cummins big cam heat

Discussion in 'Owner Operators' started by roamaround, Aug 3, 2012.

  1. roamaround

    roamaround Member

    whats too hot climing a hill in 105 weather for water temp
  2. Duck

    Duck Quack Supporter

    Ain't sure what you mean by "Big Cam", .. but I just dug this up with a Google search.

    170°F - 190°F is about the average, what I usually see with an ISX motor, but they get up around 210°F or so when climbing a grade. If the truck has a fan clutch override switch, I usually set it to "ON" at the bottom of the grade or as soon as I see the temp start climbing. Otherwise it'll kick on and off every 30 seconds & put unnecessary wear & tear on the fan clutch.
  3. blackw900

    blackw900 Flatbedder For Life!

    The old "Big Cams" and pretty much any of the other "Pre Electronic" 855 block Cummins were good up to around 190 degrees, Any higher than that and you were getting pretty near the danger zone.
    The newer motors can run quite a bit hotter...My N14 runs at around 190 most of the time and the fan won't come on until it hit 210. I usually turn the fan on manually when approaching a grade just to keep it a little cooler than that.
  4. blackw900

    blackw900 Flatbedder For Life!

    I just read a post from you on another forum where you mentioned that it's been getting up to 240 degrees! You're very lucky that you didn't blow a head gasket or pull a sleeve at those temperatures.
    You need to back off the throttle when it starts getting above 190 and not let it get any hotter than 210 or therabouts or you're gonna **** that engine!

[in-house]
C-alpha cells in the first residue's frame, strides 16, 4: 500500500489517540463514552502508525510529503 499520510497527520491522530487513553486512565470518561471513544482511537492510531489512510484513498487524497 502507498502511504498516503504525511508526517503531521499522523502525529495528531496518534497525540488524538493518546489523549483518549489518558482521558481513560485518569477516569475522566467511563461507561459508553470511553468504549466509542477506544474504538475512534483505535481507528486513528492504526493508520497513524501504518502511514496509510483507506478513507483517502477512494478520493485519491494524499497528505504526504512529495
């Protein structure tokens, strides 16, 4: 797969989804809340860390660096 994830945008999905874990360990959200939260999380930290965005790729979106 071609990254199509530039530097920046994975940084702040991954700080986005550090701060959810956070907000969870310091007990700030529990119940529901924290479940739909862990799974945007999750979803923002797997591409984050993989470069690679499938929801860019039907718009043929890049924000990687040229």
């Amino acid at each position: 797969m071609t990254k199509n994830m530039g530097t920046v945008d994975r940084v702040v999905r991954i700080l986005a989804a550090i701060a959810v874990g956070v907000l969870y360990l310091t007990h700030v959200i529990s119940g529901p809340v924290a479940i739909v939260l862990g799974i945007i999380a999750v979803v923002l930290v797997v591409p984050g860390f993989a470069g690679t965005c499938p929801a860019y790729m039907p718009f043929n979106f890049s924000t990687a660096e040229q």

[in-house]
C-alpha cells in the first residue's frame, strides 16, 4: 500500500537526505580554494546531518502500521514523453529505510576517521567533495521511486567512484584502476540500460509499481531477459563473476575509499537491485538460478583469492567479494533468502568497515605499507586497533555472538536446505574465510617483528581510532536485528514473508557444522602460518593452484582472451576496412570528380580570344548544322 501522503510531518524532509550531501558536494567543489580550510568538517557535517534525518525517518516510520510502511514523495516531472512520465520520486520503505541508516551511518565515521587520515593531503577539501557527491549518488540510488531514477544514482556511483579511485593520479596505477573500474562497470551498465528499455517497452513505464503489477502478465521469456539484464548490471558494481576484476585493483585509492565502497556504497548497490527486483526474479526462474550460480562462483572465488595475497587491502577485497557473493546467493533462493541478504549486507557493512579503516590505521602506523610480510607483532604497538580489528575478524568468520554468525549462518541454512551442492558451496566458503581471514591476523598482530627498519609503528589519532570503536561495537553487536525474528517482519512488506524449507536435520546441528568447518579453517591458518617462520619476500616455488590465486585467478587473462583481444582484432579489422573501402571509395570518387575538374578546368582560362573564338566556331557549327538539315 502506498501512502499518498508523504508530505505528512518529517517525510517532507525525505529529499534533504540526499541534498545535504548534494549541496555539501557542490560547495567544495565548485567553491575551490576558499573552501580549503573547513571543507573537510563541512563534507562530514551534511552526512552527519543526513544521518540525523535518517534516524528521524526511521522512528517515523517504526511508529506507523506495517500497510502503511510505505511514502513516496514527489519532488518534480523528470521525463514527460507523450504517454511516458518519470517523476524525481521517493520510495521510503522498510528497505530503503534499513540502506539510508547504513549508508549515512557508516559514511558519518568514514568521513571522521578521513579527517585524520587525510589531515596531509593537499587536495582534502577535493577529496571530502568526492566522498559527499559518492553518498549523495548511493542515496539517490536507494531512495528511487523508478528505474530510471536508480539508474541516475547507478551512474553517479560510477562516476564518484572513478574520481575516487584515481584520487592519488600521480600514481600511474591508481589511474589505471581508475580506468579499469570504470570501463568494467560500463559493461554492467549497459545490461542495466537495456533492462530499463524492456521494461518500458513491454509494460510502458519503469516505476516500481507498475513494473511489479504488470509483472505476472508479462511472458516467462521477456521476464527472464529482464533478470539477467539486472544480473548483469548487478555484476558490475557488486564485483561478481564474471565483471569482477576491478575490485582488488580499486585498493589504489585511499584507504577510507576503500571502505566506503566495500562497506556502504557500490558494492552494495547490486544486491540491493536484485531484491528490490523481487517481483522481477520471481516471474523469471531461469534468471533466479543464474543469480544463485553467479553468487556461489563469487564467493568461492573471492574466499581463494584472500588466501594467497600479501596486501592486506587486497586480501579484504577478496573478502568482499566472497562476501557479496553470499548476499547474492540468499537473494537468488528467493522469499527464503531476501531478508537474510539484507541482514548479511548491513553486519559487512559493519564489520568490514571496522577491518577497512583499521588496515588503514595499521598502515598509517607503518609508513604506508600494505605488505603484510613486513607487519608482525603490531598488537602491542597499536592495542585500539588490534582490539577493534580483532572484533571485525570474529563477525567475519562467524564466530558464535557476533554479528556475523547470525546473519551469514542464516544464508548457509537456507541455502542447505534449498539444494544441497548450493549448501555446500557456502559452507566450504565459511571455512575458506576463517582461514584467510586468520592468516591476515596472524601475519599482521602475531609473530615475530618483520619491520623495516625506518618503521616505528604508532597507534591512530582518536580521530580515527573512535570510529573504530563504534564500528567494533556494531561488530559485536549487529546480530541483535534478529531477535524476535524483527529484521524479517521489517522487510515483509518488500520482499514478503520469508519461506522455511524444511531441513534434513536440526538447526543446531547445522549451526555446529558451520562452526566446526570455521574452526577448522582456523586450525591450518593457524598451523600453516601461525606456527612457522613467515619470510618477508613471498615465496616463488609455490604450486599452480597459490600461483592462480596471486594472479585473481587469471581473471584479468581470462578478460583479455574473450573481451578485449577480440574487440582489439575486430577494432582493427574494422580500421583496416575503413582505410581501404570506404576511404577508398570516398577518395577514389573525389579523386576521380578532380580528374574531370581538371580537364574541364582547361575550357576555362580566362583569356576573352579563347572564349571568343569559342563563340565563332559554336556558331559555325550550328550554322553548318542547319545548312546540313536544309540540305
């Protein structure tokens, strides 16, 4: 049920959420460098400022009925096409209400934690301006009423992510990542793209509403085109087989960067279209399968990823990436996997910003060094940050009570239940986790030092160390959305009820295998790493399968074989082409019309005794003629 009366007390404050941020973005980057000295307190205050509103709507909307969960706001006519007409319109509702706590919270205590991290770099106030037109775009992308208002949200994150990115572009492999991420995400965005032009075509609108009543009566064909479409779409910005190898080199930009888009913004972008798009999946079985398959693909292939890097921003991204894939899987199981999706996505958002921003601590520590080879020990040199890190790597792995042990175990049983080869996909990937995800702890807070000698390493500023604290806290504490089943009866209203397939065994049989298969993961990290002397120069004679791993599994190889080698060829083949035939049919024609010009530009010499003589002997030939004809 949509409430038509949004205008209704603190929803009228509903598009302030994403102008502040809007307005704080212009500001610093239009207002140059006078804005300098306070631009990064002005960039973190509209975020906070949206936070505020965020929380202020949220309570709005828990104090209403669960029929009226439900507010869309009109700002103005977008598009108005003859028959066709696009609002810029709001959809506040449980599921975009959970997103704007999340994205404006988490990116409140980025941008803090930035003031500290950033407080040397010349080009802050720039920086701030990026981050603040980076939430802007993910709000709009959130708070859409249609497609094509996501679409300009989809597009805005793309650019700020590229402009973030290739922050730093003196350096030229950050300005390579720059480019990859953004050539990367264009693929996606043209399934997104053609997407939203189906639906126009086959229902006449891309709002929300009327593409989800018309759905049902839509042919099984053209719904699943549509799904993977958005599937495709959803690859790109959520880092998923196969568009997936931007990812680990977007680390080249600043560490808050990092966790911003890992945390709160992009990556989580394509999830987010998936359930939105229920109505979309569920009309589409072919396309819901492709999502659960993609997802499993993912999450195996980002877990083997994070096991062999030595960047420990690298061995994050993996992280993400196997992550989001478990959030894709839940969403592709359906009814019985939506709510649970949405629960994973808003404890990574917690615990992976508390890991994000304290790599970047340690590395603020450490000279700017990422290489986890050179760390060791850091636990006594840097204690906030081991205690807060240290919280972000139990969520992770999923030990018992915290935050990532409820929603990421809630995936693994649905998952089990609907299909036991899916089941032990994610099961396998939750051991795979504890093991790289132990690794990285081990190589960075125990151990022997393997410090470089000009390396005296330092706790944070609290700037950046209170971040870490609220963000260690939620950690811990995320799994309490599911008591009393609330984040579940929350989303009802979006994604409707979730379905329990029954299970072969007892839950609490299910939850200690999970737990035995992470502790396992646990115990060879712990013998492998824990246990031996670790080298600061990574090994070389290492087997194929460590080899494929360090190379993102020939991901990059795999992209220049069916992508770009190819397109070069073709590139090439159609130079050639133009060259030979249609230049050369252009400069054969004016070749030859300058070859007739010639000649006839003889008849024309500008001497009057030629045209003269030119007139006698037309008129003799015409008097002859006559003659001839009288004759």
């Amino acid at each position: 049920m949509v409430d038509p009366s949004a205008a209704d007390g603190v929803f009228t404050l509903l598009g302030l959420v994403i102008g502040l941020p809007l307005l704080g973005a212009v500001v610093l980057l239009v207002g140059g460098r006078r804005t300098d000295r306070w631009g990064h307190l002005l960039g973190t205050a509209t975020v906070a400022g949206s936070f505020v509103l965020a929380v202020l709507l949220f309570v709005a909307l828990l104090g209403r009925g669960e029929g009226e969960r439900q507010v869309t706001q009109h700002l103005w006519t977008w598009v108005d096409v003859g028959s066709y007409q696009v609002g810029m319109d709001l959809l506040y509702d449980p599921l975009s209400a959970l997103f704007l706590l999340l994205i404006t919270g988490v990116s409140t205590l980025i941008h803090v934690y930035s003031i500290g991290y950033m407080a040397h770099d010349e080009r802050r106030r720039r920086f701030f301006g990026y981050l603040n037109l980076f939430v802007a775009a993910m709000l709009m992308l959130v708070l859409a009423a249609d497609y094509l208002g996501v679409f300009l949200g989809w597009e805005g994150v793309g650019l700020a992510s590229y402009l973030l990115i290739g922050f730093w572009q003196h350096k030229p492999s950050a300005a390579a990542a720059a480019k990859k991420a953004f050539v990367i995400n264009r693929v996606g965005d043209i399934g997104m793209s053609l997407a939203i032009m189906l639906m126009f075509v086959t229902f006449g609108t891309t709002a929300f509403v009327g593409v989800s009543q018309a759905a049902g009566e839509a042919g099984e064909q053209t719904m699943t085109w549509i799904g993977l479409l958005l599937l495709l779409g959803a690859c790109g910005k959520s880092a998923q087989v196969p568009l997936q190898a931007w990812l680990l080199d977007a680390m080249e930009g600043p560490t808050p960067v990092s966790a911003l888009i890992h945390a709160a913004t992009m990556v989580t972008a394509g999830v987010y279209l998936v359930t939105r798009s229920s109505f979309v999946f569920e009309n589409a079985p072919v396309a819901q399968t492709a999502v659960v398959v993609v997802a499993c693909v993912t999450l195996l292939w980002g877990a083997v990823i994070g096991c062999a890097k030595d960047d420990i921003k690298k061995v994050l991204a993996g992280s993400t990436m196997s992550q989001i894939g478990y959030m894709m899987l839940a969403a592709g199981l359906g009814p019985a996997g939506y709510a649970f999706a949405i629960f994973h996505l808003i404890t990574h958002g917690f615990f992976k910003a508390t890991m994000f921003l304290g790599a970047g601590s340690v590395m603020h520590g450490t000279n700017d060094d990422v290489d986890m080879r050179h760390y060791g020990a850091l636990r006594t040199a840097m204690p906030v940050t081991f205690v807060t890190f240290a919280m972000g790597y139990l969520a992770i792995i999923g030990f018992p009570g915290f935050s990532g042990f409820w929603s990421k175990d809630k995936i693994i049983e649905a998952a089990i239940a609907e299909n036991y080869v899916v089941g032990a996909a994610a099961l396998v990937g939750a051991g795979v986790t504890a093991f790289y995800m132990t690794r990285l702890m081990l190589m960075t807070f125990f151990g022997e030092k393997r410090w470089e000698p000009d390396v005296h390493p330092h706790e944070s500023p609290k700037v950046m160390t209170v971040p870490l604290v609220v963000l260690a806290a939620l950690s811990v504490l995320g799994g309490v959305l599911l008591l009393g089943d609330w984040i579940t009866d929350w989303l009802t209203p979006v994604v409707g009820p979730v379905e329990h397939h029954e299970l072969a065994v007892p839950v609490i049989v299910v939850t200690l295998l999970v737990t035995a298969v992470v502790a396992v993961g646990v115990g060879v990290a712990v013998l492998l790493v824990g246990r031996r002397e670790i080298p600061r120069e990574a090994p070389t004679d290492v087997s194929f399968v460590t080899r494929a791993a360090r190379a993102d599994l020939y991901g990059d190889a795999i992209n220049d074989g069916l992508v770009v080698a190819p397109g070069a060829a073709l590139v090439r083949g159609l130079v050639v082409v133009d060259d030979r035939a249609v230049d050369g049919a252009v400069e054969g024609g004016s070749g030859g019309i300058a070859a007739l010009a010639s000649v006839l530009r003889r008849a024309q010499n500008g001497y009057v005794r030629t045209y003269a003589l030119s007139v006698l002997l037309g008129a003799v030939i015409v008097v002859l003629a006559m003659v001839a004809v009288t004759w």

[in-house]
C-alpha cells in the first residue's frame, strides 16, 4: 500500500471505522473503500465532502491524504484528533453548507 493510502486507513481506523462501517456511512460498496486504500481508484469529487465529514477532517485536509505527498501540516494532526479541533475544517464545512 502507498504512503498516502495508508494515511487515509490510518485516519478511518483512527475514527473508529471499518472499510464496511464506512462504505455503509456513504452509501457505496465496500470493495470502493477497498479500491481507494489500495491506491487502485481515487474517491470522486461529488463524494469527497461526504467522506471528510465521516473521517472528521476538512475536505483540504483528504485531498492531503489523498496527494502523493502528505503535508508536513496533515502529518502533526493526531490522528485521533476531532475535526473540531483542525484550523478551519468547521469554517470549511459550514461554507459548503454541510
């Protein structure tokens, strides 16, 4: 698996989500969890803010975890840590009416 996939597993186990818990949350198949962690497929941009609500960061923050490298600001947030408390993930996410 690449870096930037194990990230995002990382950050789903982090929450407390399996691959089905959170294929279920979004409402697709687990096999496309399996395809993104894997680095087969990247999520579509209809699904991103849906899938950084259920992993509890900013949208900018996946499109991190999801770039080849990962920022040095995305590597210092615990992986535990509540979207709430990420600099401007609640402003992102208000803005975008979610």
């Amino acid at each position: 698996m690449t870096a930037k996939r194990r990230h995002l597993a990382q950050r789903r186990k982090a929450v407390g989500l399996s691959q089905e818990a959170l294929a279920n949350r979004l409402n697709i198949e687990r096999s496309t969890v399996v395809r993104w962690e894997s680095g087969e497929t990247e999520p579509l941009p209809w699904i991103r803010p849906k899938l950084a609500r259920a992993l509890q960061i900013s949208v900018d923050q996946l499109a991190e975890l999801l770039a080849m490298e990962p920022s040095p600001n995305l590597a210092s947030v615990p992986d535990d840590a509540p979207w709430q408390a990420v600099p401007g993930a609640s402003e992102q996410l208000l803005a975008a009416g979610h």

Those older motors were good motors but they had their limitations and by running it that hot you are far exceeding those parameters.
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  5. Racer X 69

    Racer X 69 Member

    I remember my dad driving a truck with a big cam Cummins in it. When I took a turn at the wheel he had me watch the pyrometer while climbing grades, and had me shifting (been so long I can't remember if it was shift up or down) when the pyro would reach a certain temp.

    He said it was to keep from melting pistons, and it also helped the engine run cooler.

    Don't see pyrometers in trucks much anymore. Most of today's seat filling steering wheel holders wouldn't know what to do with one.
  6. blackw900

    blackw900 Flatbedder For Life!

    Mine's got a pyro....
  7. Racer X 69

    Racer X 69 Member

    Last of the Mohicans. Yours is an older truck too.

    Both of the Vulvas I drove for this company had them, one had an ISX (an '05) the other had a D12 Vulva (an '07). The 'Shaker I am in now has a Detroit ('07), and no pyro.
  8. colohayhauler

    colohayhauler Clutch Monkey

    Is it a low-flow cooling system? I heard those were a ***** when they tried them. Especially in the 444's, anything over 210 I would consider too high
  9. Pops65

    Pops65 Well-Known Member

    Drove many a old 885 Big Cam still own one in the dump truck, past 200 can loose sleeve rubber on the bottom of sleeve and dump the anti-freeze into the oil pan and good bye bearings. Depending on where pyro. lead is . most likely back side of turbo, Try and keep it under 900. Above you'll have problems sooner or later. Good trick if you have a manuel switch on radiator fan besides auto one turn it on just before you start up a hill will keep temp. down longer. After that even if you have the power to pull in higher gear shift down keep RPM's up and Manifold pressure down. Higher the manifold pressure the more heat you produce. Hope that helps.
    Last edited: Jun 22, 2015

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